This is a common problem with musicians at every experience level.  The thought is that if you can just get a better guitar then you can play that thing you’ve been having trouble with a lot better.  To a certain extent, that can be true.  Some instruments play like butter and some instruments feel like you’re struggling to tame.  A lot of this has to do with your playing style.  As you get better at playing you develop your own style and some instruments are made to suit certain styles better.

I went to the Atlanta Bass Gallery one day and tried a variety of bass guitars that I’d only heard about and seen in magazines.  I played on a Fodera, Manne, Zon, Marleaux, etc.  But then I came across this one bass that could be the greatest bass I’d ever played on: a Ken Smith CR5.  Everything I played sounded awesome and every difficult thing I tried was far easier.  It was amazing.  I loved it.  However, it was way out of my price range.

It’s okay to start off with a shitty pawn shop guitar.  We all start off with shitty guitars that are cheap at first. But eventually you’re going to need to actually buy good gear.  You need a good amp, head, preamp, cables, strings, guitars—all that stuff.  Hey, you need good gear.  And if you want to be a studio professional you’re going to want to show up with a variety of instruments that are in high demand by studios: Fender Jazz Bass, Precision Bass, Music Man Stringray, etc.

If you show up with some off-the-rack Ibanez with stock pickups and old strings then you’re starting off wrong.  There’s nothing wrong with Ibanez; they certainly have a lot of great high-end gear. But there’s a reason why so many studios prefer the Fender Jazz Bass.

The Best Electric Basses for the Recording Studio

With all that being said, the majority of your sound is going to come from…your hands.  That’s right, you’ll only get so much out of a fancy preamp, pedals, and strings.  Your sonic stamp is going to be best summed up by your hands and how you play.  There’s a reason why if I picked up Janek Gwizdala’s bass or picked up Victor Wooten’s bass, I’m going to sound like me.  I’m not going to sound like those two guys just by using their gear.

Yes, having great gear is important, but don’t think about gear as a way of gaining experience points.  You can’t “level up” by simply buying a six thousand dollar Fodera bass.  Yes, you’ll look like a seasoned vet, but you won’t sound like one if you don’t put in the time to develop your own playing style.

4) Learn the fundamentals

The fundamentals are boring.  This is the stuff that frustrates new players and separates the people who truly love music and playing music from the people that want to look cool.  It doesn’t matter if you’re a drummer, guitarist, singer, or whatever, you need to learn the essentials.  As the saying goes, this is what separates the “men from the boys.”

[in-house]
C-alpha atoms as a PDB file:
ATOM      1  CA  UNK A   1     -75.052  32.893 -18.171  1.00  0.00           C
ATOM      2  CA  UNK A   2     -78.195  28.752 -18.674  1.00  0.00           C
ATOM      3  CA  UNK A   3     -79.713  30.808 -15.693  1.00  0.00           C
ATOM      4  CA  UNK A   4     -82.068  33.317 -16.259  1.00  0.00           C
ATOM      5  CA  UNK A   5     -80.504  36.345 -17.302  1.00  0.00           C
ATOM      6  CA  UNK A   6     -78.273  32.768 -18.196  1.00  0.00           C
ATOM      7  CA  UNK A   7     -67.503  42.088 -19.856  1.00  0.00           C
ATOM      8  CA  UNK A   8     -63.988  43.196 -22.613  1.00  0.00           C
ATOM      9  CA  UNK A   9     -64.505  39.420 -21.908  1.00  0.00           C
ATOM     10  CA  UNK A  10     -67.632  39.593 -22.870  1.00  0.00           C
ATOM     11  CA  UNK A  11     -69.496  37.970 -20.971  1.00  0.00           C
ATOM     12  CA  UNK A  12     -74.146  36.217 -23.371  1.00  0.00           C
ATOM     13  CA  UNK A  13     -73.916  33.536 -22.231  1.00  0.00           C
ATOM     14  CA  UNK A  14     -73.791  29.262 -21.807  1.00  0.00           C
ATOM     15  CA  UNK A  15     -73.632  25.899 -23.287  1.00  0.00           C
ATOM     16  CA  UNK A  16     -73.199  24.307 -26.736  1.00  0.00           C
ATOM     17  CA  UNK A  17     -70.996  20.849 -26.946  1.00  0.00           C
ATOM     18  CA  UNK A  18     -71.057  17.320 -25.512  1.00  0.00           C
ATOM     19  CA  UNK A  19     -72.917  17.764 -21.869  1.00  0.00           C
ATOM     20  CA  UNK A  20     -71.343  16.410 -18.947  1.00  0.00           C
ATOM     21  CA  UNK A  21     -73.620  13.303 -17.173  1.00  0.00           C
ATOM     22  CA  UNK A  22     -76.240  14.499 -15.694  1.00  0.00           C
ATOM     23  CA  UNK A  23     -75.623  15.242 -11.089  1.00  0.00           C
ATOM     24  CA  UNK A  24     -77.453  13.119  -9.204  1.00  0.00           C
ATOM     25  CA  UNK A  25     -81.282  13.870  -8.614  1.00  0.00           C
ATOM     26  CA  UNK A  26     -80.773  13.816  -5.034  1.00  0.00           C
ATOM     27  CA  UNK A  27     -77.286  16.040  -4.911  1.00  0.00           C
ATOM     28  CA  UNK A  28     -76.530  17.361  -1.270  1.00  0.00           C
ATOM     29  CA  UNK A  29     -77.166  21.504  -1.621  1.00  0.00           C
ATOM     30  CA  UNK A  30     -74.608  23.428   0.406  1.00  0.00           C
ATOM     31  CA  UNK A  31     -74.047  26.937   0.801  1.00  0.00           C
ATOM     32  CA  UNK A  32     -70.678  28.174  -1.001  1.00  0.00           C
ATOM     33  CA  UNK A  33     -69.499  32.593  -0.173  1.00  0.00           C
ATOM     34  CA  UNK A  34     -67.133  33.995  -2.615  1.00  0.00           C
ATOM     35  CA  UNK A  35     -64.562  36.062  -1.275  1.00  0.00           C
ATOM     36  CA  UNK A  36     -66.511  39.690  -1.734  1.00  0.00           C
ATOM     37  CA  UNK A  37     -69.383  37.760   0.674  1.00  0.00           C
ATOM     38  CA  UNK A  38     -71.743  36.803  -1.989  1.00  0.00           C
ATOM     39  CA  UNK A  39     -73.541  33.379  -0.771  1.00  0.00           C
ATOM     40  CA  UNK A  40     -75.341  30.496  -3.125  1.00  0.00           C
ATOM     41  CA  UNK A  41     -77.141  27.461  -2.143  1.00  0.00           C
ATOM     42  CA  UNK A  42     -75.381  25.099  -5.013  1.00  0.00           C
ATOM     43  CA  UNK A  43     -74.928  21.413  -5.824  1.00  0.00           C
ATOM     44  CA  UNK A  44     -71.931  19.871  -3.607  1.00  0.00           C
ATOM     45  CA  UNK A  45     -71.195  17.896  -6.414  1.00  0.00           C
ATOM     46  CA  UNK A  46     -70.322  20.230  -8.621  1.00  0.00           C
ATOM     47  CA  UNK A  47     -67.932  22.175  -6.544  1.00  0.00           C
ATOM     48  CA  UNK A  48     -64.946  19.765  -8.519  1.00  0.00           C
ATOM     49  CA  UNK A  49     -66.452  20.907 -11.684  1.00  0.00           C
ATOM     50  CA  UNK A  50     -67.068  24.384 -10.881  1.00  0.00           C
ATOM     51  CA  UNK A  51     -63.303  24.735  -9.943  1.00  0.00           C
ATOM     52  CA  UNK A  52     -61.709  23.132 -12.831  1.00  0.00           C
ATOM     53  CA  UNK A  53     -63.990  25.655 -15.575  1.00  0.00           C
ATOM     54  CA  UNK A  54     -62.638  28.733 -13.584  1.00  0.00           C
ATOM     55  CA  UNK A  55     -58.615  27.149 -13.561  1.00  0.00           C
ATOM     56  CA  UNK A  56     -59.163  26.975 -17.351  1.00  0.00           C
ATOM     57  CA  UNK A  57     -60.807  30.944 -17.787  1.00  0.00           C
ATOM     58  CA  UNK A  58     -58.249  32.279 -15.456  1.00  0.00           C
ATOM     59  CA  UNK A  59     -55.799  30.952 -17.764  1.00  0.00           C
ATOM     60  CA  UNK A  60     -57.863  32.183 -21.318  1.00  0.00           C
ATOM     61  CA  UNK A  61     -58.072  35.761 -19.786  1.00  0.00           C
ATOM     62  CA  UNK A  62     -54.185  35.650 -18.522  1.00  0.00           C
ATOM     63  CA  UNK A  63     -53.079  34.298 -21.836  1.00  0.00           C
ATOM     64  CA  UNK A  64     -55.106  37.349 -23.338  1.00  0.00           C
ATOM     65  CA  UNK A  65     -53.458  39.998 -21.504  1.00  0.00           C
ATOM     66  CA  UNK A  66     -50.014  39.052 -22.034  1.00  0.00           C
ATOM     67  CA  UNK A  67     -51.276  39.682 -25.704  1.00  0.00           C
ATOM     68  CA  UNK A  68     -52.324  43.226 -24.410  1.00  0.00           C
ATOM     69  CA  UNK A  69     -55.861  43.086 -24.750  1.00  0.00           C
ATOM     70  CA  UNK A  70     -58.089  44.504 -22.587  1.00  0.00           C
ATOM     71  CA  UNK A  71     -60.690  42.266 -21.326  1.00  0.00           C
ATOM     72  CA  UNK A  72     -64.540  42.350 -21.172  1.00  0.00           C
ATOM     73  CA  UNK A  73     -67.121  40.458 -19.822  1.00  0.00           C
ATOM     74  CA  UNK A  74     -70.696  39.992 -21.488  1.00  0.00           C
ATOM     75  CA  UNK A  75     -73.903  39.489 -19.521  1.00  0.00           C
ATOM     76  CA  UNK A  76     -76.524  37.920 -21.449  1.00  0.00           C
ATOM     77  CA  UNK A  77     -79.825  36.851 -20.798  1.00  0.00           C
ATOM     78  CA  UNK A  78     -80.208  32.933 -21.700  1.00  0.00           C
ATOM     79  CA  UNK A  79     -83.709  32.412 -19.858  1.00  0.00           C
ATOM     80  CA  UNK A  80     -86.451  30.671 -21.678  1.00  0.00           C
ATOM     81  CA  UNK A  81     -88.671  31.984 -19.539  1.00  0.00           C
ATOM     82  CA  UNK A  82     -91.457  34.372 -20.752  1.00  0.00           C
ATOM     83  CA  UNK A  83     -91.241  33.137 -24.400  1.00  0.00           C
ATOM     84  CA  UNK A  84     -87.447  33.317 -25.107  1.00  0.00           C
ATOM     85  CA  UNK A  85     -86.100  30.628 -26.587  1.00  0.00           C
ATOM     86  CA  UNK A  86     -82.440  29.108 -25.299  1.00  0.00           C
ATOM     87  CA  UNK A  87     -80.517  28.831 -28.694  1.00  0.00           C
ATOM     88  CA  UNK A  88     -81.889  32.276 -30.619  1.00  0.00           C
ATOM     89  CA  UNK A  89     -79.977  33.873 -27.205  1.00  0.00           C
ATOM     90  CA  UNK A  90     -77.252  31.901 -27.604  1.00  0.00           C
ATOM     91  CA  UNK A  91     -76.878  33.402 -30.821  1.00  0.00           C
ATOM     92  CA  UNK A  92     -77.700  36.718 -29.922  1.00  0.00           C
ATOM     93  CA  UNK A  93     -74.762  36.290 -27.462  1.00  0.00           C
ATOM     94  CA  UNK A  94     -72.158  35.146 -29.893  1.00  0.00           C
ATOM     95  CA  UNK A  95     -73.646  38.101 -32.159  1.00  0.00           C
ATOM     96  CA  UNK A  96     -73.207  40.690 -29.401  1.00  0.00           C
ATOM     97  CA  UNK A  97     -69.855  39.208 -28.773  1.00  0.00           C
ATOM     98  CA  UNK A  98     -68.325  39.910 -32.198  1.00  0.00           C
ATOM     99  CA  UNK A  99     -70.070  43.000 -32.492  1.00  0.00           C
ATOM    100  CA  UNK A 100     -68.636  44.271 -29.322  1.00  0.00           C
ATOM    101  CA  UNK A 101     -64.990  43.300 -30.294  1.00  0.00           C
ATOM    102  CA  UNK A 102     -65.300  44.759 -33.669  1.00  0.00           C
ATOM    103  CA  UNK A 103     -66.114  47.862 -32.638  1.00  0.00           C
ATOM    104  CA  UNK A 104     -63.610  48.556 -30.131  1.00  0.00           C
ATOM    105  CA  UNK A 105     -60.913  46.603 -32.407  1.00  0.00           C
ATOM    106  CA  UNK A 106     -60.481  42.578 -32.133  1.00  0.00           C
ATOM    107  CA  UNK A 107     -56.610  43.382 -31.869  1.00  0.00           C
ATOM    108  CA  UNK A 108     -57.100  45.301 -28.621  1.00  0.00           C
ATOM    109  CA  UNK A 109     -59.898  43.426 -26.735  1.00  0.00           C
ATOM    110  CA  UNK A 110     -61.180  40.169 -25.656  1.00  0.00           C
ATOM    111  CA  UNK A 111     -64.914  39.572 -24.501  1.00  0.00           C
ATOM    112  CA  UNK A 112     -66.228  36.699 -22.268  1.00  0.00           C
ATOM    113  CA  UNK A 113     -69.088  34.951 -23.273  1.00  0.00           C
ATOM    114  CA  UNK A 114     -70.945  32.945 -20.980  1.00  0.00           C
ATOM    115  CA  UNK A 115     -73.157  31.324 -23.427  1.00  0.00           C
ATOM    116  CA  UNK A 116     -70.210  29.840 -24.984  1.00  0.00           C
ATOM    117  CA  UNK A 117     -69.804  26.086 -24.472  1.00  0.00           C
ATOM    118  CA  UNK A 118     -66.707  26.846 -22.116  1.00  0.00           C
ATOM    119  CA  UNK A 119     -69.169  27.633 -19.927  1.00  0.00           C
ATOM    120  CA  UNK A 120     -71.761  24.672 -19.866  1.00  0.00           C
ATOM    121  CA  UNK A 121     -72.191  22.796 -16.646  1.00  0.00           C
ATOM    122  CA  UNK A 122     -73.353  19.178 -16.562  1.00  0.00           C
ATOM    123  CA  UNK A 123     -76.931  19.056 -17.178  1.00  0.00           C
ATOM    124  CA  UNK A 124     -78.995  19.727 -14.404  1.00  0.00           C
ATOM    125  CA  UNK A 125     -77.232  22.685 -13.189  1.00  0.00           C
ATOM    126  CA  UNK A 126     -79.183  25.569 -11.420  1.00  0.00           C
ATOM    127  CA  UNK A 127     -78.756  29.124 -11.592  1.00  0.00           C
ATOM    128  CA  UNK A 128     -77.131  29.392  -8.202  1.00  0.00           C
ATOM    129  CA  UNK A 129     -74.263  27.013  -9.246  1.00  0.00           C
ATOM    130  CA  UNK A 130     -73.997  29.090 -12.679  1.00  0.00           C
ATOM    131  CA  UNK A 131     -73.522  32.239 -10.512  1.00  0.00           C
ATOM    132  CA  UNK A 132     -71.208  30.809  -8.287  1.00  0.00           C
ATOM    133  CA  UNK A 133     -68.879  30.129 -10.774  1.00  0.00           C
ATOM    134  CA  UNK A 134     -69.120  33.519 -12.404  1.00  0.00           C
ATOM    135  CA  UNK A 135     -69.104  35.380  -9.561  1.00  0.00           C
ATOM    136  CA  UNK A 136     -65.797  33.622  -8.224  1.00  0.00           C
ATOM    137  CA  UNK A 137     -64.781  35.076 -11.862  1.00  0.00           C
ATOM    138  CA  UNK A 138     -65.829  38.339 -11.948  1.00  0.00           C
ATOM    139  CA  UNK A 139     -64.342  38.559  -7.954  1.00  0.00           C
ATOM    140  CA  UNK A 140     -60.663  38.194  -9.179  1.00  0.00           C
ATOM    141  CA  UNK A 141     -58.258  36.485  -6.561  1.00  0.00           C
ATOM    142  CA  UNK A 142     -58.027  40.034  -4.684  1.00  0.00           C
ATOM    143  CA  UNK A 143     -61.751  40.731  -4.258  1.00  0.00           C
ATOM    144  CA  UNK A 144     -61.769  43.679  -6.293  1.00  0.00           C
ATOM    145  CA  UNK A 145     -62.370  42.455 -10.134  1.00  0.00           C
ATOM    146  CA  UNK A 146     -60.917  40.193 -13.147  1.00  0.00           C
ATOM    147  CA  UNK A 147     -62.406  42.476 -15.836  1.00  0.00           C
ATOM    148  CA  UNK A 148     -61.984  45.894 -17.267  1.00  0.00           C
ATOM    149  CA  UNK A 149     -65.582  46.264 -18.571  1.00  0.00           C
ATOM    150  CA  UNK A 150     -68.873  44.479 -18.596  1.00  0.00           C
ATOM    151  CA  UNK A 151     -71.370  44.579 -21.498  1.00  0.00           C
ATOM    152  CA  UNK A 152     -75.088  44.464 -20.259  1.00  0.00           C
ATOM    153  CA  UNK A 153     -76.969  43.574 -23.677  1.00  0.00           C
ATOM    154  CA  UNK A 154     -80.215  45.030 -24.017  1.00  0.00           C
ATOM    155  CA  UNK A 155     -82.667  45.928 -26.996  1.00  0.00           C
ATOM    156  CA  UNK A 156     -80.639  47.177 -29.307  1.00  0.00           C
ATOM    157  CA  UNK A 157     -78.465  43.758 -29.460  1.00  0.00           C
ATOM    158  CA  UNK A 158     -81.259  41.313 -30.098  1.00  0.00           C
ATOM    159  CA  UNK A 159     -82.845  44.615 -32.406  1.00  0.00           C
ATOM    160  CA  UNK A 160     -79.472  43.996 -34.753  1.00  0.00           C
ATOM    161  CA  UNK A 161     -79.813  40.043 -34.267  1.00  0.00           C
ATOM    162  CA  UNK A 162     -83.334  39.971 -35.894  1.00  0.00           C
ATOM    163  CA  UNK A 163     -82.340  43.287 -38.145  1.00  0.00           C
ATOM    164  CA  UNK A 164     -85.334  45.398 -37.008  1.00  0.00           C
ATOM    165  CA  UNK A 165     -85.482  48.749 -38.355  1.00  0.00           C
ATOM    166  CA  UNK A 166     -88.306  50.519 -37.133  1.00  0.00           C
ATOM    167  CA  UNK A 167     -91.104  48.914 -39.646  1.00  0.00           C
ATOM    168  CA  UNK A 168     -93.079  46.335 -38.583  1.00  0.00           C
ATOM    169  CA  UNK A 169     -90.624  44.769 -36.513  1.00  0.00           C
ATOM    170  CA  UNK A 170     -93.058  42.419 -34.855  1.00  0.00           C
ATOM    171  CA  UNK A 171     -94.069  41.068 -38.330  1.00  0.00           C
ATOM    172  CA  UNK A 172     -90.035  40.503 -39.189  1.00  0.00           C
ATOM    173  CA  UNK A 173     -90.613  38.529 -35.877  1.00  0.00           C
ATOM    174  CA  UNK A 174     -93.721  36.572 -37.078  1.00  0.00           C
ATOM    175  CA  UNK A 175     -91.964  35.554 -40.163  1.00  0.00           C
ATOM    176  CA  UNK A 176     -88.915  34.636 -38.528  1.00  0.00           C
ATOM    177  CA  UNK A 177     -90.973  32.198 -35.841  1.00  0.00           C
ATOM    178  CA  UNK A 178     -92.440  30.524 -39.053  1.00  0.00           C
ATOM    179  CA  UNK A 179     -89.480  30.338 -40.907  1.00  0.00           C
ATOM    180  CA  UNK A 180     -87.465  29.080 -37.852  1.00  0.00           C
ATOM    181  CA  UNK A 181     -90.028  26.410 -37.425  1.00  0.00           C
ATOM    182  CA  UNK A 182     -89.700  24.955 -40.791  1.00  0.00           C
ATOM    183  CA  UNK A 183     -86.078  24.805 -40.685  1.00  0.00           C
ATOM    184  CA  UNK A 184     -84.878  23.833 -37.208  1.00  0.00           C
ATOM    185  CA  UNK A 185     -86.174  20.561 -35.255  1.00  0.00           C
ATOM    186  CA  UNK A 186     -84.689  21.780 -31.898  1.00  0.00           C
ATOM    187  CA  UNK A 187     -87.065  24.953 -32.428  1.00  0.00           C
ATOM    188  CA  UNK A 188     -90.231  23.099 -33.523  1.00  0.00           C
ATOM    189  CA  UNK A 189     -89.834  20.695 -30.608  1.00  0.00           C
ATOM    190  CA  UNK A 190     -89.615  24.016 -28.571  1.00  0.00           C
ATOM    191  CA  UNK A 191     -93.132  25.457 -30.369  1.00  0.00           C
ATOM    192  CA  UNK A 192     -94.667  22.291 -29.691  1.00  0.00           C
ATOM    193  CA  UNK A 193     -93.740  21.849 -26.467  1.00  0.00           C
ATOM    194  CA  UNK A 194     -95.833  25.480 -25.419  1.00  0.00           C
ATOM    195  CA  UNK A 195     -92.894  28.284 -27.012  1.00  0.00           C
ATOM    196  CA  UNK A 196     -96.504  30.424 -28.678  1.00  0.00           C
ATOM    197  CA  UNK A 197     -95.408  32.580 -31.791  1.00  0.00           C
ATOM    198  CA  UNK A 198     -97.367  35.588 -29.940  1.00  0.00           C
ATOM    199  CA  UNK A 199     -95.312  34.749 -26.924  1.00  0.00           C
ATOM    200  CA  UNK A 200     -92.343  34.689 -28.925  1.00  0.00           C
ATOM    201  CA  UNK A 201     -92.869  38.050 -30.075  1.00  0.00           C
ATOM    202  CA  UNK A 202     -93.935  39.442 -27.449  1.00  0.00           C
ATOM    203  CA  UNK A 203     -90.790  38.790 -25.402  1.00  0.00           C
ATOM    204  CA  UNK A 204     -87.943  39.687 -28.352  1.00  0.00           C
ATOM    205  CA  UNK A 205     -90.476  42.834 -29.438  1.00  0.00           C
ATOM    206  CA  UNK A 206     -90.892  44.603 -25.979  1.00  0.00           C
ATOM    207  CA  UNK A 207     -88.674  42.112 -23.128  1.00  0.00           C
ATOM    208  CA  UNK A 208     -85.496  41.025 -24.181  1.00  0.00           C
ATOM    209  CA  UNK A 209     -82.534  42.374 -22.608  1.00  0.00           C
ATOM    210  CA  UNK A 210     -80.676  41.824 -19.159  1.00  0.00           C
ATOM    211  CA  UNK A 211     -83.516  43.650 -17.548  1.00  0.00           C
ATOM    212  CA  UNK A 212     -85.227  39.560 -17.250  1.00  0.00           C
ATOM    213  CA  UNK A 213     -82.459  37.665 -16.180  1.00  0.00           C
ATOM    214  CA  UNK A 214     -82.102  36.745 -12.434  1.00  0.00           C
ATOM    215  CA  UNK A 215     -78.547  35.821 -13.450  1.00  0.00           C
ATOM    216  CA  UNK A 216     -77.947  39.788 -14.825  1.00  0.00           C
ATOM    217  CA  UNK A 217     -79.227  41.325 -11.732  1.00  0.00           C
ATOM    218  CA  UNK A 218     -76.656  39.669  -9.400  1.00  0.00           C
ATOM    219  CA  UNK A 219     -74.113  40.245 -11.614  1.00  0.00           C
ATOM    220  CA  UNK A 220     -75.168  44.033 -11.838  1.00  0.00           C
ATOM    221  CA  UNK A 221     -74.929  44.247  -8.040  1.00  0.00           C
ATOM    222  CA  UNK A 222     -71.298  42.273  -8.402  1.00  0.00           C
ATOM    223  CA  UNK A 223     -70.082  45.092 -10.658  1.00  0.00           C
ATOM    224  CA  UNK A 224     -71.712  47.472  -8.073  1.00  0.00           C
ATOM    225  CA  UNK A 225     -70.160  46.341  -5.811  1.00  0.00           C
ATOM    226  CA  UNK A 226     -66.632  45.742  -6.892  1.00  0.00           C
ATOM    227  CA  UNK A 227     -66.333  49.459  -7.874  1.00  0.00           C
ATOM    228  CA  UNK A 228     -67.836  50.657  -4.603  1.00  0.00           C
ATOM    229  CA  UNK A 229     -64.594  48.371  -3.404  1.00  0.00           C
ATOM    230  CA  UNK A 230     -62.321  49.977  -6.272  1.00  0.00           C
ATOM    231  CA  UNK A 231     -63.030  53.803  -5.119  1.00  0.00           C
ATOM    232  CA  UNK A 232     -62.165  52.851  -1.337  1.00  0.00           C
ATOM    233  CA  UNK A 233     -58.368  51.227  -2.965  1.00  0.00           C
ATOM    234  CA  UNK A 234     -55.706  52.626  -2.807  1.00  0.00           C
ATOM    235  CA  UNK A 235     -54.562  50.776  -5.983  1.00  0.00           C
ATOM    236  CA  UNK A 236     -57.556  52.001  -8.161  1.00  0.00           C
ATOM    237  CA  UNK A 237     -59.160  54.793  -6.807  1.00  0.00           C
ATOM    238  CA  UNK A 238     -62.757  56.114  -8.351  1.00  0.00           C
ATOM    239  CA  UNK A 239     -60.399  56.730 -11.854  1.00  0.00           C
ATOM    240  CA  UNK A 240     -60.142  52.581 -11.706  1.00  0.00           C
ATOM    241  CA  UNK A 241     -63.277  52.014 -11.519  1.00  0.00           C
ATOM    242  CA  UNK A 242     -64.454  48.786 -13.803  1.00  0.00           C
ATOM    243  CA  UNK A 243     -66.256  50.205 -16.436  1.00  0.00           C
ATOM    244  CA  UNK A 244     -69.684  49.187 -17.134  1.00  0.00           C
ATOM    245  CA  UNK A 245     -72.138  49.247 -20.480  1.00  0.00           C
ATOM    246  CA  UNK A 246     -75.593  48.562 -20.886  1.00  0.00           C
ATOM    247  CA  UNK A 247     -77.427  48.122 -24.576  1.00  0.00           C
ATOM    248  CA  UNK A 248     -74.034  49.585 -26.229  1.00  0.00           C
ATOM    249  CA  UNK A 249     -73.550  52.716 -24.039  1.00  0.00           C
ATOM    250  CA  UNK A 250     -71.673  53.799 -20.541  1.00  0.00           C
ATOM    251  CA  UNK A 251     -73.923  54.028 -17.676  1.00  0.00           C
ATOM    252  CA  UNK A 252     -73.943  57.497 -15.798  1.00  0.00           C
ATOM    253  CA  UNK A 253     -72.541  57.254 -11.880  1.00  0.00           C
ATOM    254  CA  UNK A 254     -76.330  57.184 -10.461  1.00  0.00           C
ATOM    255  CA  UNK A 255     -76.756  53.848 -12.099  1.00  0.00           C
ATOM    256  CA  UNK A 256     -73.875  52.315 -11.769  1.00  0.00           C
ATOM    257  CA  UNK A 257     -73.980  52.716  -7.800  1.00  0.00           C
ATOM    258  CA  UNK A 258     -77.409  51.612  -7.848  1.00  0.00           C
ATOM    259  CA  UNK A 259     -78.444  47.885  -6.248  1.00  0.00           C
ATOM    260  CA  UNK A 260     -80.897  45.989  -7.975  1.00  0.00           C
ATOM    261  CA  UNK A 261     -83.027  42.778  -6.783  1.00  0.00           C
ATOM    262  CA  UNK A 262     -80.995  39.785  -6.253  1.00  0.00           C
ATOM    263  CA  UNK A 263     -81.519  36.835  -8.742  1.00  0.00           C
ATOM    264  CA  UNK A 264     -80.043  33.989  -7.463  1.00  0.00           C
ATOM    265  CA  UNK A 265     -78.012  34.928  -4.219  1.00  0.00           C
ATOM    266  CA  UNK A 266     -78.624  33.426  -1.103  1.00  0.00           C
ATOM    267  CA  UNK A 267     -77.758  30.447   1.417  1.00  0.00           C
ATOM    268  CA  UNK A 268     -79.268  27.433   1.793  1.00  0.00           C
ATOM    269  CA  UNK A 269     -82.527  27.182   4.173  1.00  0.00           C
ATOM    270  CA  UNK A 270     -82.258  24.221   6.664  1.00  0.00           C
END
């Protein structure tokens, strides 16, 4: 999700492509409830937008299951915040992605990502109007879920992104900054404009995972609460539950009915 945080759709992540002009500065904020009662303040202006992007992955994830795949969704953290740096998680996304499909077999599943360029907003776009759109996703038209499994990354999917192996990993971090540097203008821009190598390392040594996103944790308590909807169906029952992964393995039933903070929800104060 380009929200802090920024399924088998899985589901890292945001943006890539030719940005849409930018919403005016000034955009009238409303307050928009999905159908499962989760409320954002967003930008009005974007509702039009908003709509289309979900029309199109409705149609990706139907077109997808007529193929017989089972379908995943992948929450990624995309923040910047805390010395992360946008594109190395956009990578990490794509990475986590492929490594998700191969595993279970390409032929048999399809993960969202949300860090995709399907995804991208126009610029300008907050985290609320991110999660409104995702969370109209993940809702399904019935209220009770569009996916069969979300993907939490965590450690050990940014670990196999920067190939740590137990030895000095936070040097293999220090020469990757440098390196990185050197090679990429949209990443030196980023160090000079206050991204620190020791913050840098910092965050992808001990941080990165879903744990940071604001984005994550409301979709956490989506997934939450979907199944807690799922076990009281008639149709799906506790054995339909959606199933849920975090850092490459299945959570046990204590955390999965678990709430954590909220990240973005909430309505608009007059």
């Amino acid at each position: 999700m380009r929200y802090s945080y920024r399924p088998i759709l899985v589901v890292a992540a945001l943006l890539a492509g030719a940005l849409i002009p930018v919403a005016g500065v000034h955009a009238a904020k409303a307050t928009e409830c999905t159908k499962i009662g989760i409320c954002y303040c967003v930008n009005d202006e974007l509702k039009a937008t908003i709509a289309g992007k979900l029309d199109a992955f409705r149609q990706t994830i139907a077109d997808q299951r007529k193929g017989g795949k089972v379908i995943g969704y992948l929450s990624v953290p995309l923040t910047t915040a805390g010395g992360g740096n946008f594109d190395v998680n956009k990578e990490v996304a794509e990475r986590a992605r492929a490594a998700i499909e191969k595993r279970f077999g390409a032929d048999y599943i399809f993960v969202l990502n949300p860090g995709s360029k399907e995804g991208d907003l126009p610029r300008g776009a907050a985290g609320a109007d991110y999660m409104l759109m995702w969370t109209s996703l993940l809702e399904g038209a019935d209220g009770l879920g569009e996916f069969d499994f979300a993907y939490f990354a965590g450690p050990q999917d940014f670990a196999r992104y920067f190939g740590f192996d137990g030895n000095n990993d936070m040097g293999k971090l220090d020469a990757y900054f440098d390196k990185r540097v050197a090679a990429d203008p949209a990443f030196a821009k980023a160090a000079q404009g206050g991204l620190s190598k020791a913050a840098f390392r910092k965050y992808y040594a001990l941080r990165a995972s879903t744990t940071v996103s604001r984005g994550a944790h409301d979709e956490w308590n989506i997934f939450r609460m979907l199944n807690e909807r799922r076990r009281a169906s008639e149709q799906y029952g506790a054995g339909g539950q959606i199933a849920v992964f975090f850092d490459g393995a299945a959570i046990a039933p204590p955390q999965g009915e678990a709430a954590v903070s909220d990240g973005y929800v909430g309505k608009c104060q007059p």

Guitarists need to learn how to palm mute.  Too much palm muting is bad; too little makes it sound sloppy.  Practicing bending strings in key.  Practice playing with feel.  Learn your paradiddles.  Bass players need to learn how to actually play finger-style and how to alternate fingers, use three fingers, and how to play with a pick.  These are just some examples to illustrate that every badass needs a system of building blocks.

Anyone can try to skip ahead and start working on sweep picking and tapping, but when it comes to playing songs it’s all about fine-tuned fundamentals.  Flashy stuff is great and has its place, but we’re all here to play music and to play songs.  The most in-demand player that people are going to call up to play on their session is the player that has great fundamentals.

3) Play with authority

I think that the top three things here could all be switched out as number 1.

Playing with authority shouldn’t be confused with playing hard.  A bass player plowing through a punk song, striking the strings as hard as they can isn’t necessarily playing with authority.  Playing with authority is all about owning what you’re playing, whether you’re familiar with the song or if it’s the first time you’re going through it.

There was a time when I was recording someone and the parts were going to tape, the notes were right, the progressions were right, but something was just a bit off.  I turned to him and said, “this is okay and all but, it just sounds like you’re not playing with authority.”  Once I said that he knew exactly what I was talking about.  The song was lacking this feeling and it sounded more like the guitar parts were just going with the motions.

Play with authority in all things you do.

2) Learn how to figure out songs by ear; practice this as part of your regimen